Art and tobacco
The patrons’ history
In 1902, Pauline and Heinrich Hirschsprung gave their vast collection of Danish nineteenth-century art to the Danish nation. A museum was built to house the collection, opening in 1911. But who were Pauline and Heinrich Hirschsprung?
The tobacco manufacturer
Heinrich Hirschsprung’s family was of German-Jewish origin. His father, Abraham Marcus Hirschsprung, who originally came from Friedberg near Frankfurt, set up a tobacconist’s shop in the end wall of the prestigious Hotel d'Angleterre in Kongens Nytorv in Copenhagen in 1826. However, it was not until his sons Bernhard (1834–1909) and Heinrich Hirschsprung (1836–1908) took over the company in 1859 that it grew into a modern enterprise specialising in the manufacture of cigars at its own factory in Tordenskjoldsgade – entirely in keeping with the ‘Wirtschaftswunder’, the process of industrialisation that transformed Copenhagen into a modern city in the 1870-80s.
In 1864 Heinrich Hirschsprung married Pauline Jacobson (1845–1912), who was born into a wealthy and highly devout Jewish family. Pauline was an orphan, and her legal guardian refused to consent to their marriage. Heinrich was a merchant, which made him an unsuitable match for Pauline, who – according to the guardian – belonged to a more refined class. When war broke out in 1864, the guardian, a military doctor, had to go to the frontlines, and the young couple seized this opportunity to get married in his absence. The newlyweds settled on the corner of Højbro Plads, where their five children were born. They numbered four sons: Robert Daniel (1865–89), Oscar Heinrich (1867–1945), Ivar Lykke (1868–1894) and Einar Aage (1869–1909) and a daughter, Ellen Frederikke (1870–1948). The family later moved to a larger flat in Bredgade.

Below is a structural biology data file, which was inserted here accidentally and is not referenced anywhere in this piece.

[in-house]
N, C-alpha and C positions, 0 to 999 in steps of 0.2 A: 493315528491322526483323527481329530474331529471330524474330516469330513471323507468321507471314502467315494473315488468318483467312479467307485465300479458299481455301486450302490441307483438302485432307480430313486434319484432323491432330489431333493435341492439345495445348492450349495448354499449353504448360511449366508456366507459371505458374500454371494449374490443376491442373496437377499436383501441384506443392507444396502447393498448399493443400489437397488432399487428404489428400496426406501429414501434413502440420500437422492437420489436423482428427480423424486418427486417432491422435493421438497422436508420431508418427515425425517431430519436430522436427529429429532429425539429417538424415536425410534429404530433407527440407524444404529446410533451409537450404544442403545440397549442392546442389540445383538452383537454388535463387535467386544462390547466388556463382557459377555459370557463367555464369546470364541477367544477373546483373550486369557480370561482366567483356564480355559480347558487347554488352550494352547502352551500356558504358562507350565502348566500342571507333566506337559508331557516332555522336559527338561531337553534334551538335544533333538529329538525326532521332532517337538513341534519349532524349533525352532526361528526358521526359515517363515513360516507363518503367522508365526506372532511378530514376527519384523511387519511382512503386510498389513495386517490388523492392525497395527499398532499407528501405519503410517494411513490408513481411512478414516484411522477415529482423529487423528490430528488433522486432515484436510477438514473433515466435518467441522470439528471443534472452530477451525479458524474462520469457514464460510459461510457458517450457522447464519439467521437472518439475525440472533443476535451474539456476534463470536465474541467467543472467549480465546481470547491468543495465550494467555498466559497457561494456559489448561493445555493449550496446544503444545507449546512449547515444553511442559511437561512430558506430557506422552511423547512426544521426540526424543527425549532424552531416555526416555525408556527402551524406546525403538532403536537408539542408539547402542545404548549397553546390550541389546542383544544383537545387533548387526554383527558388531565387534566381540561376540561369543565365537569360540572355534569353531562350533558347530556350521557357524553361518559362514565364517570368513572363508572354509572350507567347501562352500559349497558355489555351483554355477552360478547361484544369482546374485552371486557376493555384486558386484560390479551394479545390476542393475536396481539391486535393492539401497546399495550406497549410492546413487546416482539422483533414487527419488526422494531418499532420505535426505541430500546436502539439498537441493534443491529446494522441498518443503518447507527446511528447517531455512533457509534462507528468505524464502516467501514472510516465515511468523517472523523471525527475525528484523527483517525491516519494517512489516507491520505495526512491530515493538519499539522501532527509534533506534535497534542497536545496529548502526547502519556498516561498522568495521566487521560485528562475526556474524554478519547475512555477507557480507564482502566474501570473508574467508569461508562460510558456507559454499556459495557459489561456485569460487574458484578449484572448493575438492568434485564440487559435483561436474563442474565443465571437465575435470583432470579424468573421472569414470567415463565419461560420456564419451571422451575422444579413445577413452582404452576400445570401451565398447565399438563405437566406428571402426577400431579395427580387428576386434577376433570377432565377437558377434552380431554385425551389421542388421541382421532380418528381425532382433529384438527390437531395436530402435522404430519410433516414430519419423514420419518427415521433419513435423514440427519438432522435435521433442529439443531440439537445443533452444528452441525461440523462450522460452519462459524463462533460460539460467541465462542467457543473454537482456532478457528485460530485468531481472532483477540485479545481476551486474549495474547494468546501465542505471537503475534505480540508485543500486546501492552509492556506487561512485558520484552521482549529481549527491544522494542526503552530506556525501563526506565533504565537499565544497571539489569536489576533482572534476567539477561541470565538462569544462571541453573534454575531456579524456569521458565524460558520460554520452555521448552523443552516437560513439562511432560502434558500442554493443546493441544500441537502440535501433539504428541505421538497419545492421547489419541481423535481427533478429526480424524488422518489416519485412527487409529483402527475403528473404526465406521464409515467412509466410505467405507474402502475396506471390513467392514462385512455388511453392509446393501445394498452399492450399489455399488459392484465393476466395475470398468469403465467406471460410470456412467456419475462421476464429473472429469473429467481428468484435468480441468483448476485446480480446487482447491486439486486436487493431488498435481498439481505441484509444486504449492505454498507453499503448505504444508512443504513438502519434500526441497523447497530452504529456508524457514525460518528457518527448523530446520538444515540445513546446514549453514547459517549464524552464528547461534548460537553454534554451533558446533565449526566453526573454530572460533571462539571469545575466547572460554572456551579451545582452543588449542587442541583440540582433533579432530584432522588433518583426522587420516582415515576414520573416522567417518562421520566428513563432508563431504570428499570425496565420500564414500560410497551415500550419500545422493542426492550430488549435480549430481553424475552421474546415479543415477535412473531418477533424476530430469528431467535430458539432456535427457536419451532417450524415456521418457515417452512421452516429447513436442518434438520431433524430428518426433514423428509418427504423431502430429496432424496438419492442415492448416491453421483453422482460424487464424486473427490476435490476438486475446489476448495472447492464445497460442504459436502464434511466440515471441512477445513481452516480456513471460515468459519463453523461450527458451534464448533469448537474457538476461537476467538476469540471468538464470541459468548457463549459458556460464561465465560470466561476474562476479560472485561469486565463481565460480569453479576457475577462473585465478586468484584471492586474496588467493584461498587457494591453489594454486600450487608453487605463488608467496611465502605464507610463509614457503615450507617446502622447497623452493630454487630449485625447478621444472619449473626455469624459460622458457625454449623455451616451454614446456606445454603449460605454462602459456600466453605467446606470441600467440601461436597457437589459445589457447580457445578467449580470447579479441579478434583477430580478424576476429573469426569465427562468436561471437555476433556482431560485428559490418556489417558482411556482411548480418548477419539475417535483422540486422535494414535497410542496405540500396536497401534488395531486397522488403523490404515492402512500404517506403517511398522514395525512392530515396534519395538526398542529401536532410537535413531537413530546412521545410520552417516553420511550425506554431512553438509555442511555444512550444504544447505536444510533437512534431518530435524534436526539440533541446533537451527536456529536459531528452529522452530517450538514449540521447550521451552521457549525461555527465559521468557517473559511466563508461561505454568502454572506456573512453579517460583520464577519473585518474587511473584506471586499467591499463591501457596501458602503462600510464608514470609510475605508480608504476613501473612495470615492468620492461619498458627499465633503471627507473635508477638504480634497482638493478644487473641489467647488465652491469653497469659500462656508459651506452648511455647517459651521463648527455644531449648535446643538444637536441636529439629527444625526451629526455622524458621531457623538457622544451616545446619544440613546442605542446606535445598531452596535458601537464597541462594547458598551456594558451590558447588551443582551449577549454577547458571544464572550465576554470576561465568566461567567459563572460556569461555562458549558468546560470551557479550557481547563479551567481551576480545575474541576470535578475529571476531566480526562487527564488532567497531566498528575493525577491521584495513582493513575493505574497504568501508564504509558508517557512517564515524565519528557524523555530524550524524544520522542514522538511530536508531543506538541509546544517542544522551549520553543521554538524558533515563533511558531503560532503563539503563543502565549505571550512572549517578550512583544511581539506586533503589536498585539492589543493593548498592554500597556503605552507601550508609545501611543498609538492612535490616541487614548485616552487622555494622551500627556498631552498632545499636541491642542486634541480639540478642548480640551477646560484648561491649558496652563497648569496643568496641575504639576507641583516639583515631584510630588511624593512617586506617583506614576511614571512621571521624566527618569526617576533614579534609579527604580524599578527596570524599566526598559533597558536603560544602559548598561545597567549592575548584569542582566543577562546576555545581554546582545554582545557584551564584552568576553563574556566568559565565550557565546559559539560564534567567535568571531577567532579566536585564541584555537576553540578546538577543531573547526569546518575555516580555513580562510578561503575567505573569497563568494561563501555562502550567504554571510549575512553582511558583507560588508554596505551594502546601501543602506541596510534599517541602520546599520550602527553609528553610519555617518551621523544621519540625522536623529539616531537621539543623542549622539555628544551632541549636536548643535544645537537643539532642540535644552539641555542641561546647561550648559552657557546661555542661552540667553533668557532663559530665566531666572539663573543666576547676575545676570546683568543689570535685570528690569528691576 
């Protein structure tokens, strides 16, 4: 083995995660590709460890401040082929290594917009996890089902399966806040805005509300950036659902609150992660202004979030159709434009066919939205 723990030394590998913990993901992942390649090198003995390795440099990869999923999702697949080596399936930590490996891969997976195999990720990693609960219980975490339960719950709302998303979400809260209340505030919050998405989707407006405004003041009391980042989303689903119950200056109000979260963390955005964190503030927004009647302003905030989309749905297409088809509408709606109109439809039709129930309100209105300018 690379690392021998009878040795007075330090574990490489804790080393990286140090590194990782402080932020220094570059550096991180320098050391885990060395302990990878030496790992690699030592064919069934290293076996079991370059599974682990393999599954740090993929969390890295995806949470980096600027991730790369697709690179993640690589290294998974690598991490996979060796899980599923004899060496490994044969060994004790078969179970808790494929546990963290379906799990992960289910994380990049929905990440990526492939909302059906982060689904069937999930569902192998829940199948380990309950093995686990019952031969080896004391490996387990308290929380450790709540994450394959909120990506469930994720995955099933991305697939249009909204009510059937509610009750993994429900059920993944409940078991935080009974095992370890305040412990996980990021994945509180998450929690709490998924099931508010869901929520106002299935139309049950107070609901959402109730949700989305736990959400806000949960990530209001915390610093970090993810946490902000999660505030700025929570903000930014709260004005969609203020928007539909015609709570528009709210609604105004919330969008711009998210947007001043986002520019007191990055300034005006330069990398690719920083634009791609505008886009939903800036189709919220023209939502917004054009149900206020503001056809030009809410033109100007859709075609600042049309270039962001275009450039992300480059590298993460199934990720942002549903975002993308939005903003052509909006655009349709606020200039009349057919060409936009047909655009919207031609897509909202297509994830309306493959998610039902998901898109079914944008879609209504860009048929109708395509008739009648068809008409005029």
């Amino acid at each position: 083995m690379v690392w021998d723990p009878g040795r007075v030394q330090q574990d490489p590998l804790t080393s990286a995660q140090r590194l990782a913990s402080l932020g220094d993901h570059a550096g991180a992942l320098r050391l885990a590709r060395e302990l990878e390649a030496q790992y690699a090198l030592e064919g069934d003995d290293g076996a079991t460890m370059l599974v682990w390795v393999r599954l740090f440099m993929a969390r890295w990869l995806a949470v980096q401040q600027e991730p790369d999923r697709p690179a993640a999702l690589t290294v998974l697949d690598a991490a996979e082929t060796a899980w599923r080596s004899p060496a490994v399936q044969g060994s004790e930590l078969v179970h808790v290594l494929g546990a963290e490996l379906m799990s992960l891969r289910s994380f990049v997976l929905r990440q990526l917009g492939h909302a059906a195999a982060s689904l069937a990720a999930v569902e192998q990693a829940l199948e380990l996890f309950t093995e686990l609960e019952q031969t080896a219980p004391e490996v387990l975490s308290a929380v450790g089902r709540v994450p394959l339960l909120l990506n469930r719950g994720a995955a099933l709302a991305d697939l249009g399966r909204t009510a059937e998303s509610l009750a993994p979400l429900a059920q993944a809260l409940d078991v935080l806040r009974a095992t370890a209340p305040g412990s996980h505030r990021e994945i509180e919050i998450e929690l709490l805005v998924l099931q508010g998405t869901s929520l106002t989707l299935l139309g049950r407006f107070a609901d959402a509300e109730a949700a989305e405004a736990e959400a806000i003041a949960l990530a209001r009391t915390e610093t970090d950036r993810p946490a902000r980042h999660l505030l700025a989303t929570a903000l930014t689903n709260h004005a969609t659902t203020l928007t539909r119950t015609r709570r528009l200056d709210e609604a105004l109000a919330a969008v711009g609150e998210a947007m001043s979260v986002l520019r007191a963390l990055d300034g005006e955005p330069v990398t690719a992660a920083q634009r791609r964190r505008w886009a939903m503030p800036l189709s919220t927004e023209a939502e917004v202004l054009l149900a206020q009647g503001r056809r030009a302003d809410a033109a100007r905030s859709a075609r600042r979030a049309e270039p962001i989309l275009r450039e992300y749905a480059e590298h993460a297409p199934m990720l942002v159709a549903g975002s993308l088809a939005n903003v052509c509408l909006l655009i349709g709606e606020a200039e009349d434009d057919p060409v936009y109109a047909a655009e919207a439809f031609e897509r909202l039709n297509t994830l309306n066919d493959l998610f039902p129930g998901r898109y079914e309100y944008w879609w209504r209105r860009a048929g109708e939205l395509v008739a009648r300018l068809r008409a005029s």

Like their flock of children, the Hirschsprungs’ art collection grew steadily. They made their first purchase in 1866, and from that point on things progressed rapidly. The family began to find friends among artists and other figures on the cultural scene, and their home became a rallying point for the art and music scene.
Hirschsprung’s notebook informs us that he began to collect art in earnest in 1872, including art from preceding decades, such as works by Golden Age painters C.W. Eckersberg and J.Th. Lundbye. Other than that, the collection very much reflected Hirschsprung’s own time, featuring works by artists such as P.S. Krøyer , Anna Ancher, Vilhelm Hammershøi, Ejnar Nielsen and the Funen painters.
The portrait of the Hirschsprung family was made immediately upon Krøyer’s return from several years of study abroad. Left to right we see the sons Ivar and Aage; the patriarch of the family, Heinrich, with Oscar joining his father in perusing the sketchbook for the portraits featured in the painting; the eldest son, Robert, with the newspaper; and to the far right Pauline and their daughter, Ellen, who is the only one to look directly out at us. It was Pauline who gave this family portrait to the museum after Heinrich’s death. It was a private picture that was never intended for public display, and only much later was the painting moved from the director’s office to the exhibition rooms. It was quite typical of Hirschsprung to support artists, especially Krøyer, by giving them commissions, and he had a nose for sniffing out art in the artists’ own studios.
Read about how the collection became a public museum here.
In the home of the Hirschsprung family
In his memoirs, the writer Svend Leopold, who was among the guests invited into the Hirschsprungs’ home, offers a vivid description of life in Bredgade, where Hirschsprung would generously invite artists and other cultural figures:
The home of the Hirschsprungs must surely have been the fairest in all of Copenhagen. All of the paintings now housed in Hirschsprung’s Musæum once hung there in the high-ceilinged rooms with their beautiful plasterwork, arrayed from floor to ceiling, and when the electric chandeliers were lit at night, and the house was full of guests, there was something extraordinary, even festively glittering about this rich home, which resembled no other ...